So what does this mean for US market participants?

Allowing US-based organizations to be recognized by European entities eliminates the need for duplication. Like CME, US entities can use their US-registered clearinghouses in Europe, thus avoiding the extremely expensive and lengthy process of setting up a second clearinghouse. These reduced costs will be passed down to clearing firms and, ultimately, to the end users that benefit from these efficiencies.

industry costsThe ultimate benefit, however, is that users won’t need to grapple with regulations of a new clearinghouse in a different country because the efficiencies created through EU-US cooperation will keep the regulatory count stable . . . for now.

At Ascent, we know it’s a challenge to keep up with the ever-evolving regulatory landscape. That’s why we’ve developed solutions that can quantify all of your firm’s compliance obligations on an easy-to-use, modularized platform. To learn more about how Ascent can help you more effectively manage and report on your regulatory risks, please visit us at http://www.Ascent.is.

1 Our data-driven process estimates this figure at 1,993, which may increase or decrease depending on the regulatory bodies with which a given firm must comply.
2. http://www.cmegroup.com/notices/clearing/2016/06/Chadv16-231.html#pageNumber=1

A Regulatory Heatmap

At Ascent, we take pride in providing intelligence via our research and reporting functions to help you streamline your compliance processes, and manage your firm’s regulatory risk. The data and intelligence we provide can help a compliance team allocate resources more efficiently and improve its data-driven decision-making processes.

We’ve reviewed the various violations from the Commodity Futures Trading Commission and aggregated this data into a heatmap for ensuring you stay compliant with the most troublesome regulations and laws.

CFTC ENFORCEMENT ACTION HEATMAP

heatmap table

For more information, or to have us build you a targeted compliance and risk management platform specific for your needs, please contact us at contact@Ascent.is.

It’s a Shield, Not a Sword

Businesses on the wrong side of the law often feel as if they’d been bludgeoned by instruments of jurisprudence, bearing a distinct scarlet letter from the administration of executive-based (re: administrative) and judicial-based (re: State/Federal Court) actions. Gone are the days of quiet settlements, and second chances: regulators in all industries increasingly look for large and small regulatory violations alike. Playing defense is more important than ever before. Creating a “culture of compliance” is a blunt phrase, the efficacy of which is up there with “it’s always in the last place you look”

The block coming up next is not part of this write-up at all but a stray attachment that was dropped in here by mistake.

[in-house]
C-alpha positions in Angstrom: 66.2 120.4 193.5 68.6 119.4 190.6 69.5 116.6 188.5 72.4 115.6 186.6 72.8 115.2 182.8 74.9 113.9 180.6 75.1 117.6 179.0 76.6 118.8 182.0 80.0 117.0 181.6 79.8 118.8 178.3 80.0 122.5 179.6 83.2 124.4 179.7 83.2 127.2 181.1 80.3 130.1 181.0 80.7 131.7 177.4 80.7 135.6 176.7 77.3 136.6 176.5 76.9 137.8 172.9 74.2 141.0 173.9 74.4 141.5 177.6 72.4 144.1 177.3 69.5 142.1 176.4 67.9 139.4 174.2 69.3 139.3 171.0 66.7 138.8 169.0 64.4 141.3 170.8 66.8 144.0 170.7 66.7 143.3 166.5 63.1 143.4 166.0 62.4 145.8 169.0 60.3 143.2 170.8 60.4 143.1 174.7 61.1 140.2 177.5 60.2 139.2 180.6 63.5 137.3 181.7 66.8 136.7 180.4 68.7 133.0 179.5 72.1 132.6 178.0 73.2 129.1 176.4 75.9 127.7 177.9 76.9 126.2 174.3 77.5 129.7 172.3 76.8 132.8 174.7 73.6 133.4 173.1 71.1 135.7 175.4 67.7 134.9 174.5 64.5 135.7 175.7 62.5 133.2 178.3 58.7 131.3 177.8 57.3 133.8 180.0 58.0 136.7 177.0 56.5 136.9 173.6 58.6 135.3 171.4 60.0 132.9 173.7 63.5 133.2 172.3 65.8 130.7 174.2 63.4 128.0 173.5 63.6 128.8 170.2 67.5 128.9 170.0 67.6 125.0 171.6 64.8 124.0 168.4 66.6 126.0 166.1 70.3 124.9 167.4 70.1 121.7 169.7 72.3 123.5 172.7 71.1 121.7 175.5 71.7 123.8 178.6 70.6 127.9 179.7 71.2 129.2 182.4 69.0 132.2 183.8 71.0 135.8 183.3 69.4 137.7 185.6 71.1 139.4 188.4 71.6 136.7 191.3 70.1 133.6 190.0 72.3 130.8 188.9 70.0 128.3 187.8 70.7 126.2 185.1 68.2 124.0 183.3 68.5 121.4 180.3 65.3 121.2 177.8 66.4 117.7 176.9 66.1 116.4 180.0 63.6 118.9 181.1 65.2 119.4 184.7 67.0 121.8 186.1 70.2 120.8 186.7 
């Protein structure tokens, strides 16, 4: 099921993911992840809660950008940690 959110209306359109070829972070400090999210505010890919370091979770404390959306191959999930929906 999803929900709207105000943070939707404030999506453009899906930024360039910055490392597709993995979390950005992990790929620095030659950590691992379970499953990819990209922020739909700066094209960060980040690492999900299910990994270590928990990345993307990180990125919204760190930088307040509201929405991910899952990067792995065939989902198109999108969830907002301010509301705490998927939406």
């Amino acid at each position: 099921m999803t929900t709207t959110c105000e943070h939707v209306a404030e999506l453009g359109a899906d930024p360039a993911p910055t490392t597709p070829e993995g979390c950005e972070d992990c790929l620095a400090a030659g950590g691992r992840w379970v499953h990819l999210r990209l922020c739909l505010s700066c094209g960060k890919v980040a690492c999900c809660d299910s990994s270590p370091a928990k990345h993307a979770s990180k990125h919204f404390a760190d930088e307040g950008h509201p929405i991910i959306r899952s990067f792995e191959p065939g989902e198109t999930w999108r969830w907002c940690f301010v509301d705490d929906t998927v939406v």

However, the conflict between allocating resources to a cost-side employees rather than its revenue-facing employees need not be well-documented to be understood. The latter, representing the traders, brokers, engineers, product ideators, and strategists, often find themselves directly juxtaposed with the former, those who attempt to minimize costs: lawyers, compliance, finance, accounting, and a host of other others preventing commercial ills.

Attempting to turn a cost-minimizing function into one of profit maximization is not only misguided, it’s fundamentally dangerous. It would be quite difficult for an accountant, lawyer, or compliance officer (“Risk Reducers”) to prove how much money they saved the company because of things that didn’t happen (often to the chagrin of these individuals when year-end raises and bonuses are announced). Those that do attempt to commercialize their safety net might find it missing when it’s most important: when a potential regulatory infraction occurs.

This is, of course, intended to prove a single point: Compliance is a Shield, not a Sword. The programs and processes you introduce are designed to safeguard you from the significant tail-risks on the cost side of your commercial equation, not capture you margin on your productivity side, or use for the threatening of fellow market participants.

compliance word graph

Figure 1, above, represents a standard distributed model of a firm’s risk/reward (which I’ve modeled as normally distributed and directly correlated, that is 1 unit of risk = 1 unit of reward or loss). The Marginal Revenue (“A”), gained by attempting to monetize your “Risk Reducers,” is always significantly outweighed by the Marginal Cost (“B”). Specificity of numbers asides, the chart illustrates a basic premise, regardless of the level of kurtosis: Protecting all you do have with your “Risk Reducers” is far more important than using them as a weapon to gain a marginal advantage: Swords may fight debt, but shields save equity.